The Gadwall

My name is Kiel and I have chosen to research the Gadwall. Throughtout much of the northwest, lakes are a common sight. Since lakes are so common, it’s only natural that ducks are also a normal part of life. I have spent many years on our local lakes and watch these birds every summer.  The Gadwall is one of many species that lives in our back yards, but is one of the more ignored. Gadwall....first pic


The Gadwall (Anas strepera), is a very common duck. Unlike its cousin, the mallard, it is drab when first examined. Up close, you can see complex patterns on all feathers as well as a unique white patch on the back of the wing.



Ponds and marshes are where Gadwalls prefer to live. It also likes deeper water than other ducks. The deeper water provides protection from predators. When feeding, this duck returns to the shallows where there is more plant life near the surface.Gadwall Map


 One of the most interesting facts about the Gadwall, is that the males perform a complex mating dance as part of their natural reproduction cycle. After a female has selected a male, the pair remains together until part way through the nesting season. Gadwalls reach sexual maturity in their first winter.

A typical nest.


A typical nest.


Gadwall nests are usually concealed in tall reeds or grass, and are mainly configured of the same vegetation. On average, between eight and eleven eggs are laid. The male leaves its partner partway through the laying process, and the female incubates the eggs for about a month.






Eruasion Milfoil


Eurasian Milfoil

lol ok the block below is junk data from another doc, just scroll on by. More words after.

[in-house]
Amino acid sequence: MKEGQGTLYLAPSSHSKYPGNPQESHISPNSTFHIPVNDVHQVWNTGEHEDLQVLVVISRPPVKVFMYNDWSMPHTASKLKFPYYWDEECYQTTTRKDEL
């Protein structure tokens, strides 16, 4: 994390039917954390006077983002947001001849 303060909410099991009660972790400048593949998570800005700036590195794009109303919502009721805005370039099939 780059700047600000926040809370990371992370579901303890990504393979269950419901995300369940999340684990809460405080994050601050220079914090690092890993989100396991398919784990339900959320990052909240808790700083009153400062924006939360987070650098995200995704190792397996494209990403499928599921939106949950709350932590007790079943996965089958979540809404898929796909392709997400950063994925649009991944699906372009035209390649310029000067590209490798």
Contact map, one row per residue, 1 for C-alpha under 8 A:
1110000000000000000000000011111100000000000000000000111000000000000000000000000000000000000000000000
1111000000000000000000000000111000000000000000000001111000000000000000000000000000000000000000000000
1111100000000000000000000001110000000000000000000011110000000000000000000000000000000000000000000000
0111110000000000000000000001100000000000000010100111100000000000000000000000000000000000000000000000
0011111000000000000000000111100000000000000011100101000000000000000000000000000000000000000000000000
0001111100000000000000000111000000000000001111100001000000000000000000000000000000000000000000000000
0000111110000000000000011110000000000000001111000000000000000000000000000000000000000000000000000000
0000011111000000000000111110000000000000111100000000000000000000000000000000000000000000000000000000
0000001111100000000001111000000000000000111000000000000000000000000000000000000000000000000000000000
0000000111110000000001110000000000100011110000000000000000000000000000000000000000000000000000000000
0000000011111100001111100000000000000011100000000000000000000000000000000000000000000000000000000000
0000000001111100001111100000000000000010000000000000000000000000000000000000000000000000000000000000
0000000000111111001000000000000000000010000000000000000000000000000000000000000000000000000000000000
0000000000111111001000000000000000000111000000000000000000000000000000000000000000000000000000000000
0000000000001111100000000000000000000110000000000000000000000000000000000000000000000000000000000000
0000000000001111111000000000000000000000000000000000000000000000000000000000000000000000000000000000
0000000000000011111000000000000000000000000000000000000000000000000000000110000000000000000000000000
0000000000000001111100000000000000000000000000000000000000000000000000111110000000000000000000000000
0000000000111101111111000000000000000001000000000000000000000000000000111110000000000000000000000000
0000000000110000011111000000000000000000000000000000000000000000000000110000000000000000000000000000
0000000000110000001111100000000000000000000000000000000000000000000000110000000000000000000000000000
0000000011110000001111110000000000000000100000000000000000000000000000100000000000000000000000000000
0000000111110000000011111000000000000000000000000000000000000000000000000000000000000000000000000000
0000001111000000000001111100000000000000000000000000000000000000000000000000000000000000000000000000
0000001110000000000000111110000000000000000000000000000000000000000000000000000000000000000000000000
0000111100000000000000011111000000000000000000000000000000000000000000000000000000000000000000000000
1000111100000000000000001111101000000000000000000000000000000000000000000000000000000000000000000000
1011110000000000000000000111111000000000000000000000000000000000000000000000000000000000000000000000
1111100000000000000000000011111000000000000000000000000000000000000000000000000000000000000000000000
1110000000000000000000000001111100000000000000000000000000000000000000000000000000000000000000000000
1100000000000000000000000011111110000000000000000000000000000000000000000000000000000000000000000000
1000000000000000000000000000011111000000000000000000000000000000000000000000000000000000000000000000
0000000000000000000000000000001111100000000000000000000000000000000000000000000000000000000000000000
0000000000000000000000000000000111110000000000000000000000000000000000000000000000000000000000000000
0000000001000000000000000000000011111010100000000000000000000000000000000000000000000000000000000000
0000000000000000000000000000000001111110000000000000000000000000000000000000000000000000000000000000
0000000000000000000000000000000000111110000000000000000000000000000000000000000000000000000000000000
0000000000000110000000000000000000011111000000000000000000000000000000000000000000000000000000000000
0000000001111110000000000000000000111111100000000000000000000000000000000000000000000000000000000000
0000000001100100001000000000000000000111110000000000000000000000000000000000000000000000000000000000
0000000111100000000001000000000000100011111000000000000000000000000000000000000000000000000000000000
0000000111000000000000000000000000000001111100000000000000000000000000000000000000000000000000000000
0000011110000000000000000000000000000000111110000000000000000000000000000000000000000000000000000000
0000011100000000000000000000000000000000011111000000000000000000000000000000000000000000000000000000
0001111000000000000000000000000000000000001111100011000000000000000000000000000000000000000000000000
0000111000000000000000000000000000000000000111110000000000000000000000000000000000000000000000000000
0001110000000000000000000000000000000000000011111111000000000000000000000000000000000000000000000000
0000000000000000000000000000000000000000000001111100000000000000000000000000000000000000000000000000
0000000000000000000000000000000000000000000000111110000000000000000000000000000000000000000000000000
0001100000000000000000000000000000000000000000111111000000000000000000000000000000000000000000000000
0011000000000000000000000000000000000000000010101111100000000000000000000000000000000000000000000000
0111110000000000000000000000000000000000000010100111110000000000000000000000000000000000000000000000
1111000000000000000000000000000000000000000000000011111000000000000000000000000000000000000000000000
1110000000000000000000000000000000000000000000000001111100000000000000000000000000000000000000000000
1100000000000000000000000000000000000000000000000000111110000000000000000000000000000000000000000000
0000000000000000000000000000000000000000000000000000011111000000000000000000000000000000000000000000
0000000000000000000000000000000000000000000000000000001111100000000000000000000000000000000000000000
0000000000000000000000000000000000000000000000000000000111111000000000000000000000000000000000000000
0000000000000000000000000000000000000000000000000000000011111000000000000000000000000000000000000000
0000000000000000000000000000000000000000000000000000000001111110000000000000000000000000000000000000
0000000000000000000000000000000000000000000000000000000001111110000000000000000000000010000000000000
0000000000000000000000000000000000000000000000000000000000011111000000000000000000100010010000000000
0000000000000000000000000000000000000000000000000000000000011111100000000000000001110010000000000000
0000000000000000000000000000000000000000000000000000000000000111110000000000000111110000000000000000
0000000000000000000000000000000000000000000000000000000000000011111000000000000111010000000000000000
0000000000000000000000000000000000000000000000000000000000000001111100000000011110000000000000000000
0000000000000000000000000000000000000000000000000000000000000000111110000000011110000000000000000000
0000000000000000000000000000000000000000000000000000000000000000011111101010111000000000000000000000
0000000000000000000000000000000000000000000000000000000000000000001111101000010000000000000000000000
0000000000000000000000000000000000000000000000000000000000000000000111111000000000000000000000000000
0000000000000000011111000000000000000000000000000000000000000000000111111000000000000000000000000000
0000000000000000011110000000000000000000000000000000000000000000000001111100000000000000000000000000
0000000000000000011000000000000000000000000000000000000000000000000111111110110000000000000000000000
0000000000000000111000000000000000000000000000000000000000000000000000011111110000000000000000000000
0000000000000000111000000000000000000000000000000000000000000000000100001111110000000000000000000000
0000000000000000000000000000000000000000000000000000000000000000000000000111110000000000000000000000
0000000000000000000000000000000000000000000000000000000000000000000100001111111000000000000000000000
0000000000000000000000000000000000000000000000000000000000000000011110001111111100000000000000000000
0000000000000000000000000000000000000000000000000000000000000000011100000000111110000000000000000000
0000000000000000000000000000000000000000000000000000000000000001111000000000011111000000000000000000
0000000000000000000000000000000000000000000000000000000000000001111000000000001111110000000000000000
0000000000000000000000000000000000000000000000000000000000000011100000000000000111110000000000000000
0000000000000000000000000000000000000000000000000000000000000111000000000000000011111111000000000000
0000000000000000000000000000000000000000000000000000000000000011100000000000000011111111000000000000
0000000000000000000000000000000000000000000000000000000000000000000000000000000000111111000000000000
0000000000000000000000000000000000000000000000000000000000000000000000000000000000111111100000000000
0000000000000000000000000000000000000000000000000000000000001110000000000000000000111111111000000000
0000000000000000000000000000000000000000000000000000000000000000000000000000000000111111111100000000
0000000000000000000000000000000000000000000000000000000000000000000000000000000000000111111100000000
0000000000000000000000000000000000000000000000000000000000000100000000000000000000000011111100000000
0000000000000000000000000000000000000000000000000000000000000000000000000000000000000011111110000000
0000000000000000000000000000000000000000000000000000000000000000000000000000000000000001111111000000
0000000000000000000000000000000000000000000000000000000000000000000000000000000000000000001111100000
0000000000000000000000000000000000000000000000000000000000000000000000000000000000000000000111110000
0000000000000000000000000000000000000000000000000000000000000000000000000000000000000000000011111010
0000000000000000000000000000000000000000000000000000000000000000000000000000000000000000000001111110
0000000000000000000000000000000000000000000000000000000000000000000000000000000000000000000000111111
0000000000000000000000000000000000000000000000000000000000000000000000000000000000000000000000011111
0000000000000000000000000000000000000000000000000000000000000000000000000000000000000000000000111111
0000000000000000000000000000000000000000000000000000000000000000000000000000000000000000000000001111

The Gadwall is a surface feeder, mainly eating the leaves and stems of aquatic plants. It has also been known to eat macroinvertebrates and small fish, though this is usually observed in younger specimens. Its population has increased in recent years, mainly due to the spread of eruasion milfoil, a mainstay in its diet.



Since the Gadwall eats an invasive species, they can be considered good for the environment. As of yet, global warming or climate change has yet to affect this species.



The call of a Gadwall is raspy and not a clear “quack”. Click HERE for a link to an example.



Natural predators of this species include; foxes, coyotes, and predatory birds. In recent years humans and their pets, cats and dogs, have been added to this list.

8 thoughts on “The Gadwall

  1. Kiel, Great introduction. Regarding habitat, does the water quality need to be at a certain standard? Why does it prefer deeper water? Since they diet on milfoil, do they spread it? I suggest that you describe more about the mating dance, possibly include a video. I suggest you make your sound link bold and a bright color. Be sure to describe the life cycle, your plan and record of sightings at the LPWR, competition, precocial?, winter adaptations, predators, and more about behavior.

  2. Good Job, I found it funny how the female duck in the picture was not able to cover the entire nest of eggs. You should probably add more infromation on all of your headings. What is the life cycle of your duck?

  3. This is nice, Kiel. I really like the way you desribe the Gadwall. The only thing I saw was that in your paragraph titled “Description”, there is a typo. It says Gawall.. without the d. :) Great work.

  4. Ok. Great questions. I do’t know specifics as to why not, but ducks in general do not nest in trees. As for the other questions, I added more information on the blog.

  5. Under the heading “Niche” you will find the information on their impact and global warming. Any other questions?

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